Making video games is a lot of work. With everything from level design to QA testing, there is so much happening at once that must come together for a product to ship in a playable state. Game developers are very resourceful people, and a recent Twitter thread has developers sharing some of their favorite tricks behind the games they make. They highlight the creative problem-solving that comes with the job. Here are some of the best stories in the thread, including a shocking amount about the prevalence of invisible creatures in your favorite games.
Out of sight, out of mind — The tweet that started this all recounted a story from developer Arthur Bruno about the development of Titan Quest. The team ran into a problem where there was no way to delay a quest action once it was triggered. One QA tester discovered a solution: “He ended up using these squirrels we had as ambient creatures as the animation timer, and they became the default timing mechanism.” To make this makeshift clock system a little less conspicuous, all the squirrels were made invisible.
This story began making the rounds on Twitter and other developers started to pitch in with their stories. “The occasional threads of devs sharing extremely hacky fixes and methods that made their games work are easily my favorite things that come out of game dev Twitter by a mile,” one Twitter user wrote.
One thing became clear immediately: Invisible creatures are a universal constant.
“Exploding barrels [in Star Wars: The Old Republic] are filled with shrunken invisible people as only people are a valid damage source,” shared Ubisoft producer Pelle Hoffstein. To make it worse, these people were initially complex models that would tank the frame rate of the game. Some solutions cause more problems.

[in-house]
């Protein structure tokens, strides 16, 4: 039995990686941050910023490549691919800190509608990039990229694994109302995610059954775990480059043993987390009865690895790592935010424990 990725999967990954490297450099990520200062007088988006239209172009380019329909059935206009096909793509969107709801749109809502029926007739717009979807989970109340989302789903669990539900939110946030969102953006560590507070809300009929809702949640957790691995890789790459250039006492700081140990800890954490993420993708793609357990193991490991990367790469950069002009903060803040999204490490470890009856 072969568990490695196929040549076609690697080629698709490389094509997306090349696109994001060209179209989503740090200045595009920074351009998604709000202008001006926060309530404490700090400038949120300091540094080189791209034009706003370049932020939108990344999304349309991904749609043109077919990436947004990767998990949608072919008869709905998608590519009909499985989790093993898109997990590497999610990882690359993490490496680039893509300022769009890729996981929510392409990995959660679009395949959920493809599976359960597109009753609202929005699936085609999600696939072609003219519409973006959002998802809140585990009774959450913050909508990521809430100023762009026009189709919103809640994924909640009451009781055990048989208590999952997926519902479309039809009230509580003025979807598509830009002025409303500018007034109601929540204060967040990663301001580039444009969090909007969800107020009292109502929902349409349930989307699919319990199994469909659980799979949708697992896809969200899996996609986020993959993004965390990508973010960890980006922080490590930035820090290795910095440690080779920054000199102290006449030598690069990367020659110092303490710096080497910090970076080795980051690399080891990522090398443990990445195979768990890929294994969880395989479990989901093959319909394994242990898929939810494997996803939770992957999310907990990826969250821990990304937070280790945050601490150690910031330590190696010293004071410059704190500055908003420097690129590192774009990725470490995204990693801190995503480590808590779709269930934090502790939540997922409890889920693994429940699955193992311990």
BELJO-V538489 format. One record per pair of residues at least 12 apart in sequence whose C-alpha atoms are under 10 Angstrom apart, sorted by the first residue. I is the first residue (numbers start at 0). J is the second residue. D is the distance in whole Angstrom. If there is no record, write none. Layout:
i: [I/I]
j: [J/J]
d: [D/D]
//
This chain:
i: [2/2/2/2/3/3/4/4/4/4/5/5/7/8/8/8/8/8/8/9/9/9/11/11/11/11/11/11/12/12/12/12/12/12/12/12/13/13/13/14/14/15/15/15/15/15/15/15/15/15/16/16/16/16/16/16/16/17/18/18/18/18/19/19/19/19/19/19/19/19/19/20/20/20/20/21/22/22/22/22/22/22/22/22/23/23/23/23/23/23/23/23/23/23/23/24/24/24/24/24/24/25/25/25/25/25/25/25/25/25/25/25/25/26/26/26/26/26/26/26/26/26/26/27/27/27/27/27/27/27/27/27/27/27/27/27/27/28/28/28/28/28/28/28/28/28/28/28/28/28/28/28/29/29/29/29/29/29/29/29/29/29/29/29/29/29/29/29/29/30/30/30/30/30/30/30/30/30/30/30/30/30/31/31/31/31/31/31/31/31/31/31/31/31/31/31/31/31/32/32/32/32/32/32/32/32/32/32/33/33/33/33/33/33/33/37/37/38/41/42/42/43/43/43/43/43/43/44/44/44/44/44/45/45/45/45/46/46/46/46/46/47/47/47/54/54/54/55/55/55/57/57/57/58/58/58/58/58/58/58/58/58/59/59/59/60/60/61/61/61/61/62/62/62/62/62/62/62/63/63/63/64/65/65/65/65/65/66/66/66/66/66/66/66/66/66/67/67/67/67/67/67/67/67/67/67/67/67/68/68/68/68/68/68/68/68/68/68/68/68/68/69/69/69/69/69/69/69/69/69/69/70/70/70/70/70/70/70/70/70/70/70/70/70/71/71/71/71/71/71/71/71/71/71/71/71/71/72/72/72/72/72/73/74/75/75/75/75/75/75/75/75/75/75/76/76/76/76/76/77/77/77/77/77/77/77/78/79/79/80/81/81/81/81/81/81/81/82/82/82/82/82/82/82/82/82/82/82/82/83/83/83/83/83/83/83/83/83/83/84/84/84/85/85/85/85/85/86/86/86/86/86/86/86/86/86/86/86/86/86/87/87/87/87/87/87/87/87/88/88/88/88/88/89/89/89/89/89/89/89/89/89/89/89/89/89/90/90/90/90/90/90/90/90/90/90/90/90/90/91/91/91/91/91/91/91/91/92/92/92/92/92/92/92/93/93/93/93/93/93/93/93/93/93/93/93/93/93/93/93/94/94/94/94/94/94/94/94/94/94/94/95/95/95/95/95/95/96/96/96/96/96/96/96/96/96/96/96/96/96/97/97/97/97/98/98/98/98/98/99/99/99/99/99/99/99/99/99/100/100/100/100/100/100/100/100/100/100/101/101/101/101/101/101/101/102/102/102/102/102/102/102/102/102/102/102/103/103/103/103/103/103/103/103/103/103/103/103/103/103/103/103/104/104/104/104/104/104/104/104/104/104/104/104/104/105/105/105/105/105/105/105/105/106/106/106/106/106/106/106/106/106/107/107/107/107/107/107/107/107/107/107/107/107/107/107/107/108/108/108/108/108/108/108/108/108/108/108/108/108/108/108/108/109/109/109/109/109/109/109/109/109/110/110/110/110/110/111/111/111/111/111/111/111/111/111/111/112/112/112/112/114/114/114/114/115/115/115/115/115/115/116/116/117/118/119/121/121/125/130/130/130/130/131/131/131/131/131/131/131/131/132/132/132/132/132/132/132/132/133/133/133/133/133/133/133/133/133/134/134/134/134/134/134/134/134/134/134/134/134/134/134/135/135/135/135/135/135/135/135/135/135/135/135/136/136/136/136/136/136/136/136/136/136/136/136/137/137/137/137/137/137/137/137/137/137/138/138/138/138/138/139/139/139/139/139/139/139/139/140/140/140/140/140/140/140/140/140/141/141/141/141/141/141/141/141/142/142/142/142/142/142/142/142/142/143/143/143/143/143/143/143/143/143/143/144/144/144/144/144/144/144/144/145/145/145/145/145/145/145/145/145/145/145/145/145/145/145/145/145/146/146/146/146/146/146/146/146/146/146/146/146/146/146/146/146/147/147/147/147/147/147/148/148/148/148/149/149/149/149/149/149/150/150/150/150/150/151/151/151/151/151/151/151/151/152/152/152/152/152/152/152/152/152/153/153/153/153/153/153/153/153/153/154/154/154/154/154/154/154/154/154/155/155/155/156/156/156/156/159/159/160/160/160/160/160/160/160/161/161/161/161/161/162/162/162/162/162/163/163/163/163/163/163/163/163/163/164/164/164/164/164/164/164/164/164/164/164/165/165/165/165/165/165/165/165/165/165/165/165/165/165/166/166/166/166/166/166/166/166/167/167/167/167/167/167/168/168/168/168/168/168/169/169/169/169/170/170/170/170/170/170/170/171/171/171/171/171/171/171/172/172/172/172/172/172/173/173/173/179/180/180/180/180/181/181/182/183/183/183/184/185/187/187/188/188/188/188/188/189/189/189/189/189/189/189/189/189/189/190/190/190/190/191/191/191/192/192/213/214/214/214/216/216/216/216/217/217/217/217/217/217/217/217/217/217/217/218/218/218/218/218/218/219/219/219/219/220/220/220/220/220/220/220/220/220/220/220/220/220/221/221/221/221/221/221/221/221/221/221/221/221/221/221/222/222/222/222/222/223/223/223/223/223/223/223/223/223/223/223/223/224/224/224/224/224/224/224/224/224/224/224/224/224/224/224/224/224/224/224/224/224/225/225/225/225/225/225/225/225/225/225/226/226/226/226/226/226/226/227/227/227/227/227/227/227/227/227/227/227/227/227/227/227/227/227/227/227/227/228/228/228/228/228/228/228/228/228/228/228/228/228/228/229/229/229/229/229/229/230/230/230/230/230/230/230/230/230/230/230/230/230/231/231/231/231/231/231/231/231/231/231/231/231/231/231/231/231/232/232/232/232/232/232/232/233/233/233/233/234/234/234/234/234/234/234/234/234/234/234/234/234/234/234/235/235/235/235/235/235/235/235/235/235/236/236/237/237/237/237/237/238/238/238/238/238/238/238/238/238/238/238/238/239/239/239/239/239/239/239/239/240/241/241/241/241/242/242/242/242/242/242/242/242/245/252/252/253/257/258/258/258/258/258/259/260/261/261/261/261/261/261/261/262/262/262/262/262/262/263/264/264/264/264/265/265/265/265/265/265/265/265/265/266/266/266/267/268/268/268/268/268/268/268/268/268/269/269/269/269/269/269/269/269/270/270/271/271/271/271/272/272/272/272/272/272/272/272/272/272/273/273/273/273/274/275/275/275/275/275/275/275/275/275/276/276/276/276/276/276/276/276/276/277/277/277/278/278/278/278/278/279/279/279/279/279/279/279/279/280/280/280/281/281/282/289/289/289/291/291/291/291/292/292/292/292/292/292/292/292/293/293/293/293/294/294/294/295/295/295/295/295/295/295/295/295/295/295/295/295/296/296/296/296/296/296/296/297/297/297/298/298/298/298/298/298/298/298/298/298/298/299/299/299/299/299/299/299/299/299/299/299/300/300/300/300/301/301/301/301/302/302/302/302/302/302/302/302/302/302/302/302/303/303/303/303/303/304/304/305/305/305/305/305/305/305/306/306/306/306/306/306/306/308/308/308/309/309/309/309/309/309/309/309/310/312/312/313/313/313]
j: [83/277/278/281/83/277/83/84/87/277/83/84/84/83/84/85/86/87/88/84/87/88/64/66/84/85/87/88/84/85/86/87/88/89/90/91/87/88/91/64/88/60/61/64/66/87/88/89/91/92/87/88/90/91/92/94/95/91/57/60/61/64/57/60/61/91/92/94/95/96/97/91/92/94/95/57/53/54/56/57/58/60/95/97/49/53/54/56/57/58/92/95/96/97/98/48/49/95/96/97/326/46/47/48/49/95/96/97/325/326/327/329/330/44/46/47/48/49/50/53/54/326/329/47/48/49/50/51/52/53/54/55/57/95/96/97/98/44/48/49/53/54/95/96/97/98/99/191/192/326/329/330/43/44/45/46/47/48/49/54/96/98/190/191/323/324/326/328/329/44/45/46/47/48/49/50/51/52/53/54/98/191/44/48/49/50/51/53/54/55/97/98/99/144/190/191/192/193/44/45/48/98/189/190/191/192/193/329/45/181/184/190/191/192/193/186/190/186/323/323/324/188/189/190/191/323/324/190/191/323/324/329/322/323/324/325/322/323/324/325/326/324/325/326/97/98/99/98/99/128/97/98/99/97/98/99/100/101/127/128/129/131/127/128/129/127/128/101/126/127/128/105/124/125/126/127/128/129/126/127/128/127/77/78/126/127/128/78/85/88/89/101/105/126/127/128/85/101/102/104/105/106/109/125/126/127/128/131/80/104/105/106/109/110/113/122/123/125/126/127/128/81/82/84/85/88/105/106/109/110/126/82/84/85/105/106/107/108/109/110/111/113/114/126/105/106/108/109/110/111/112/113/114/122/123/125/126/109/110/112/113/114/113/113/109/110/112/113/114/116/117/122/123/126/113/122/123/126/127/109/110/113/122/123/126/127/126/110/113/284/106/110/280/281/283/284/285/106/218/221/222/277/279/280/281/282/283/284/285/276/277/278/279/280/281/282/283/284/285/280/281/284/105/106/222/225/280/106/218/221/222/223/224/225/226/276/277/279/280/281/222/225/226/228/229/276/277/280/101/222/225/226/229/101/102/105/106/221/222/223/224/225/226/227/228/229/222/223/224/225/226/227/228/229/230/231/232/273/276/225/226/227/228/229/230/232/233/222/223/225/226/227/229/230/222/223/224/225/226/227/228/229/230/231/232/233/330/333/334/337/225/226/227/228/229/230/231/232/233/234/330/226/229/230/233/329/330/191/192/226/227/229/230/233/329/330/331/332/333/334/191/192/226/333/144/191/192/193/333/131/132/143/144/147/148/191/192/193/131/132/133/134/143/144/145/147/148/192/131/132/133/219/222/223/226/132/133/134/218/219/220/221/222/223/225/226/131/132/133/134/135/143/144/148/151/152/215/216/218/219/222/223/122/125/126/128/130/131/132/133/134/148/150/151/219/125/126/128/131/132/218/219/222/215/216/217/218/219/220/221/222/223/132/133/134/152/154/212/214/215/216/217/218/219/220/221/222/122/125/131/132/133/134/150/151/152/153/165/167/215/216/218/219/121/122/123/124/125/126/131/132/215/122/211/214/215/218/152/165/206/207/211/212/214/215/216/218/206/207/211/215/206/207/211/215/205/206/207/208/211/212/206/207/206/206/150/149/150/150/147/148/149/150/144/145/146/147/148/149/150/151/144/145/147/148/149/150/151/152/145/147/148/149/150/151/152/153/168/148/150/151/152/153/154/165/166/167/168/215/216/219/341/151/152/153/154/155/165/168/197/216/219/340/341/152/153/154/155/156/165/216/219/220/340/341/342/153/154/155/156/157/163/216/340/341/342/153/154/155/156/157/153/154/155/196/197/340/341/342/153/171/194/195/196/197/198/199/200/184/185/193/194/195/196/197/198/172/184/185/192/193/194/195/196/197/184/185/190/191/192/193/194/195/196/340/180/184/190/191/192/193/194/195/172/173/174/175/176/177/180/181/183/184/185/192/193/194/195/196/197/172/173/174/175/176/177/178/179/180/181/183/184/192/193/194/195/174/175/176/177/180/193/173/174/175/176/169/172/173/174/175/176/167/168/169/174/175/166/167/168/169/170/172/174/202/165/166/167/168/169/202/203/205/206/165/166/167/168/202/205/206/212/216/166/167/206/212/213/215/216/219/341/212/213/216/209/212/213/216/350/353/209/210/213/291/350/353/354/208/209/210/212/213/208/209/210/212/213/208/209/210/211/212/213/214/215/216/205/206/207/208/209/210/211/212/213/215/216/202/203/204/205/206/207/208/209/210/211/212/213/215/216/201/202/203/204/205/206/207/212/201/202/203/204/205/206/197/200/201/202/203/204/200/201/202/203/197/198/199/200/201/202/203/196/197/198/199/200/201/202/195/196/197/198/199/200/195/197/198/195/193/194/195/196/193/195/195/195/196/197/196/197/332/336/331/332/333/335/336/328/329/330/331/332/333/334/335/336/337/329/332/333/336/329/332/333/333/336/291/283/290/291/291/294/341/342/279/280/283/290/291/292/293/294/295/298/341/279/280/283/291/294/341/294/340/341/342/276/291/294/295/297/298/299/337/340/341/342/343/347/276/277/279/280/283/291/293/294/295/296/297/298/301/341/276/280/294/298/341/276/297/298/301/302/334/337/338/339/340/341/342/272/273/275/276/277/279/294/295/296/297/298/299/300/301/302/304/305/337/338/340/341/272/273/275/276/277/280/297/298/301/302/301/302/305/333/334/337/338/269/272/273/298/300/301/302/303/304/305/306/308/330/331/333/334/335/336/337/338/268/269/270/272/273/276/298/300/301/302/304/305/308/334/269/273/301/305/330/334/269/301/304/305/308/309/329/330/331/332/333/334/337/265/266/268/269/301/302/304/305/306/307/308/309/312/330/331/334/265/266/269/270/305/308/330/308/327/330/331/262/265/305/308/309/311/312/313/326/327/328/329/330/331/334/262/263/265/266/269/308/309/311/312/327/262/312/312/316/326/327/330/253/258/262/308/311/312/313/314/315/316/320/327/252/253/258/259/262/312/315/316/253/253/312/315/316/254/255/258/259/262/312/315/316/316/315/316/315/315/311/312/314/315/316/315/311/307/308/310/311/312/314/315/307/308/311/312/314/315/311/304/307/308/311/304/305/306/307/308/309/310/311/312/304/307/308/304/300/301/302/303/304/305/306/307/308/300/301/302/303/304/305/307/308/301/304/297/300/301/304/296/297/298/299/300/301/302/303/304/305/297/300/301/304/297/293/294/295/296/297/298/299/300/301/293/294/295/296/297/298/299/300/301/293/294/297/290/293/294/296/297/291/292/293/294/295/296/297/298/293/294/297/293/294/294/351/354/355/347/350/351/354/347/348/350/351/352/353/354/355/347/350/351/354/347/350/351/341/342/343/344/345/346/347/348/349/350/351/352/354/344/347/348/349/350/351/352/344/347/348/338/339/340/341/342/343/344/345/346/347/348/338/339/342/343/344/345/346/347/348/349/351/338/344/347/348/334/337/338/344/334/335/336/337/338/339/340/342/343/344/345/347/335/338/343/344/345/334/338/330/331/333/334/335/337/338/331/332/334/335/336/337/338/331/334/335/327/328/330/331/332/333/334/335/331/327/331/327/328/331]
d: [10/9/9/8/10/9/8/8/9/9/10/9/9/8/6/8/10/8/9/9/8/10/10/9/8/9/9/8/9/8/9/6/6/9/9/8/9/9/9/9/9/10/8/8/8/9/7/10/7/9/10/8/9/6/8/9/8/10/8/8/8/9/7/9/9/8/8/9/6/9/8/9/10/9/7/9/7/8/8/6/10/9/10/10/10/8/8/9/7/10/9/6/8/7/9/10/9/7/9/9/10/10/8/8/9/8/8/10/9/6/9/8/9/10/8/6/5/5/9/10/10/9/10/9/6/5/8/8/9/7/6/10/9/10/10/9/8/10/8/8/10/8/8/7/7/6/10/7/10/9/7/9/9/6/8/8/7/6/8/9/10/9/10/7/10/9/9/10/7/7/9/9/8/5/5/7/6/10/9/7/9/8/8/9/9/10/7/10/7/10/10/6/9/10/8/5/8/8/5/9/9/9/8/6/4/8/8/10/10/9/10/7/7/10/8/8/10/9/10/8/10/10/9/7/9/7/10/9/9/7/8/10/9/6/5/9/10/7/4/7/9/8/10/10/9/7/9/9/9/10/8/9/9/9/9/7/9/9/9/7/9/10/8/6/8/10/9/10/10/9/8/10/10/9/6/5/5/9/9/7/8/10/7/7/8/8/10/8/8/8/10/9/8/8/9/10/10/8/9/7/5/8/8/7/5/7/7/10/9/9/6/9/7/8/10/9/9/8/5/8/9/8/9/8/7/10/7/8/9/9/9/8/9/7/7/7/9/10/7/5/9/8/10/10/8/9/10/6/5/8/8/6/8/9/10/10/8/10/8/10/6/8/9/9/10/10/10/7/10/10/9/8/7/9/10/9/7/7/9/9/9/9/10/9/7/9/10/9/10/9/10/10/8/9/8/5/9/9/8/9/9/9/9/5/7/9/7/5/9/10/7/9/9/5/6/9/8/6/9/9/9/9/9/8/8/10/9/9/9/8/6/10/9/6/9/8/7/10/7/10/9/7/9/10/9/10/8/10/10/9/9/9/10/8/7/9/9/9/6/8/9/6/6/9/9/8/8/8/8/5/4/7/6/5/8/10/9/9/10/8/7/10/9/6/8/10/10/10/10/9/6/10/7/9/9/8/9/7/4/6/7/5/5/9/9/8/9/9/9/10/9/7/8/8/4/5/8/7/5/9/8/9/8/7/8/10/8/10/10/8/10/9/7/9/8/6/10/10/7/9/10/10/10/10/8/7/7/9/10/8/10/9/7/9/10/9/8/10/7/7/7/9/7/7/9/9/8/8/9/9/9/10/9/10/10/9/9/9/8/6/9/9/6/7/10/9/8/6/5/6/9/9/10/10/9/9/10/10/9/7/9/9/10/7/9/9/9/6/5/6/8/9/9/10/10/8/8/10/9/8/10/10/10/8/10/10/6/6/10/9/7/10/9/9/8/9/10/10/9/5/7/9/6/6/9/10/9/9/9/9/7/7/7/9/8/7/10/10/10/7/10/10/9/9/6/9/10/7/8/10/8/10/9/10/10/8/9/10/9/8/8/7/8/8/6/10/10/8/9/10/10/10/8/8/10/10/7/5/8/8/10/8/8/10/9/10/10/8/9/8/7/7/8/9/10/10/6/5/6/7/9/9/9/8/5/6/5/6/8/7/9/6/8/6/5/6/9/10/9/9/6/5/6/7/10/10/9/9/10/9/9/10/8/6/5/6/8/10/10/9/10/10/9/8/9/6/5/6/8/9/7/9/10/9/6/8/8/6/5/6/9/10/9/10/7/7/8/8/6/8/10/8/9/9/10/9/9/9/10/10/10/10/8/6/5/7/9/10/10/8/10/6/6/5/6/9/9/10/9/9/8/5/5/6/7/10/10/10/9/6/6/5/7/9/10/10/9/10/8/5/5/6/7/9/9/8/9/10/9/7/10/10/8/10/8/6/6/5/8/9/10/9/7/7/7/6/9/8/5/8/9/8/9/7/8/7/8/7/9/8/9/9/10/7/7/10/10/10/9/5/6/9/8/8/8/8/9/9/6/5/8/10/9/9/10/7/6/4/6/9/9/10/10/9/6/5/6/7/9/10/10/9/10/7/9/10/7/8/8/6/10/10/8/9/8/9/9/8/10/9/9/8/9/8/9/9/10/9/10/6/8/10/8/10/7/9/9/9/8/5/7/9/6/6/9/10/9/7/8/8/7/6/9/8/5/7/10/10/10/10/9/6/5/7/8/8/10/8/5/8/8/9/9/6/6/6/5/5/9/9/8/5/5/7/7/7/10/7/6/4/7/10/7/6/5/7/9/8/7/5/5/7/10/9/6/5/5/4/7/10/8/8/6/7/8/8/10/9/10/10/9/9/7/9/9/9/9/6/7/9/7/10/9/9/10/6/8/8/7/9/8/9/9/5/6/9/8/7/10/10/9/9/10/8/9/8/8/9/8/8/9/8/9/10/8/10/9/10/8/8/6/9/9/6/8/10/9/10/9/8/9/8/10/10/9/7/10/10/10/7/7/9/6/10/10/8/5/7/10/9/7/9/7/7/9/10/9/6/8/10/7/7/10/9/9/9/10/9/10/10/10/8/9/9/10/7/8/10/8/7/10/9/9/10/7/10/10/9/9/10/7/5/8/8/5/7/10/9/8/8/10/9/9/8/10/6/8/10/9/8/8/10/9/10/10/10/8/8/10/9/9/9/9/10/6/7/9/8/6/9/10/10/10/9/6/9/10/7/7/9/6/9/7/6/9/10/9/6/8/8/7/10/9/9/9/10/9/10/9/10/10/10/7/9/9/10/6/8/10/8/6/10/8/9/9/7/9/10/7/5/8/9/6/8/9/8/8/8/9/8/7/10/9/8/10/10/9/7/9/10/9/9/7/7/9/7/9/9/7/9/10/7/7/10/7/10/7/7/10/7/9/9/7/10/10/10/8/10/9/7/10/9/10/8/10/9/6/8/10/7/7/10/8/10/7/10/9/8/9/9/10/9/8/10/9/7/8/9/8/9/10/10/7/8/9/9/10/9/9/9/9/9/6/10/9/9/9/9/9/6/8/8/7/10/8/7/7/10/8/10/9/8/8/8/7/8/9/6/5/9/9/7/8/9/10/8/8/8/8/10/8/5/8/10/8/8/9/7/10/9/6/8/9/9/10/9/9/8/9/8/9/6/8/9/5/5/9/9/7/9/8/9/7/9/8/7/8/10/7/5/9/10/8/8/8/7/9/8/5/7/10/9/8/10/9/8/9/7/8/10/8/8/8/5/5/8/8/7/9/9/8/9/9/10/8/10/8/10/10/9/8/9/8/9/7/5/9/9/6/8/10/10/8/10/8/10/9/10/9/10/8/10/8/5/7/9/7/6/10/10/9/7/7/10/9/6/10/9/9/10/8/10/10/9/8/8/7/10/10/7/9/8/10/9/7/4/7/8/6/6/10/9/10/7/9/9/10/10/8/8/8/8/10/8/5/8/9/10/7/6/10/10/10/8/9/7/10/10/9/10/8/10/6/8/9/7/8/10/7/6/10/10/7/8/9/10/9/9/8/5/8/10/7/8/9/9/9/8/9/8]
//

One Dark Souls modder revealed that “when you interact with a bonfire, you’re actually talking to an invisible character who is standing in the middle of the bonfire.” This system has proved so effective for FromSoftware that this is still the way Sites of Grace work in Elden Ring.
But no talk of invisible animals and game dev would be complete without the infamous bunnies of World of Warcraft. Many people mentioned the horde of invisible bunnies that hold the game together. They are used for everything from casting spells to making quests work. There is a list of every bunny in the game and those not categorized as “critters” are invisible bunnies pulling the strings from behind the curtain.
Smoke, mirrors, and duct tape — While invisible creatures are an industry favorite, there was no shortage of other creative solutions. Josh Sawyer, director of the upcoming Obsidian game Pentiment, shared a tidbit about Fallout: New Vegas: “The ending slides were done in an actual game level with the 1st person camera locked.” In other words, the player is just watching a slideshow in a room like they are stuck in a boring class.
Obsidian loves closed rooms and slides. Technical designer Taylor Swope added a note about a far more recent game: “In The Outer Worlds, any time a character shows up on a monitor, that footage is being captured live in a little diorama just outside the level, with wallpaper made to look like wherever the character is broadcasting from.”
While most of these are creative solutions to problems, some developers reached the point where the best option was to just hide the problem altogether.
This was the case with Settlers III, which had massive desync issues with online matches during development. “The coders spent weeks trying to find the bug,” localization expert Rolf Klischewski revealed. “One day, the error was gone, no error message. The coders were praised by the CEO. Few of us knew that one of them had just REMmed the error message.” In other words, a member of the team made it so the error message would not show up even though the problem remained. This is the state in which the game shipped.
My personal favorite story comes from the original Assassin’s Creed. Horses in the game were “just a fucked up human skeleton,” shared developer Charles Randall. “Cheers to the amazing animators and riggers that managed to make that guy look like a horse!”
At the end of the day, it is a miracle that any game ships in a playable state. But because of the bonkers solutions that devs come up with, we get those experiences and a good story out of it. As the tweet that started this thread puts it:
“Yup, that’s game dev.”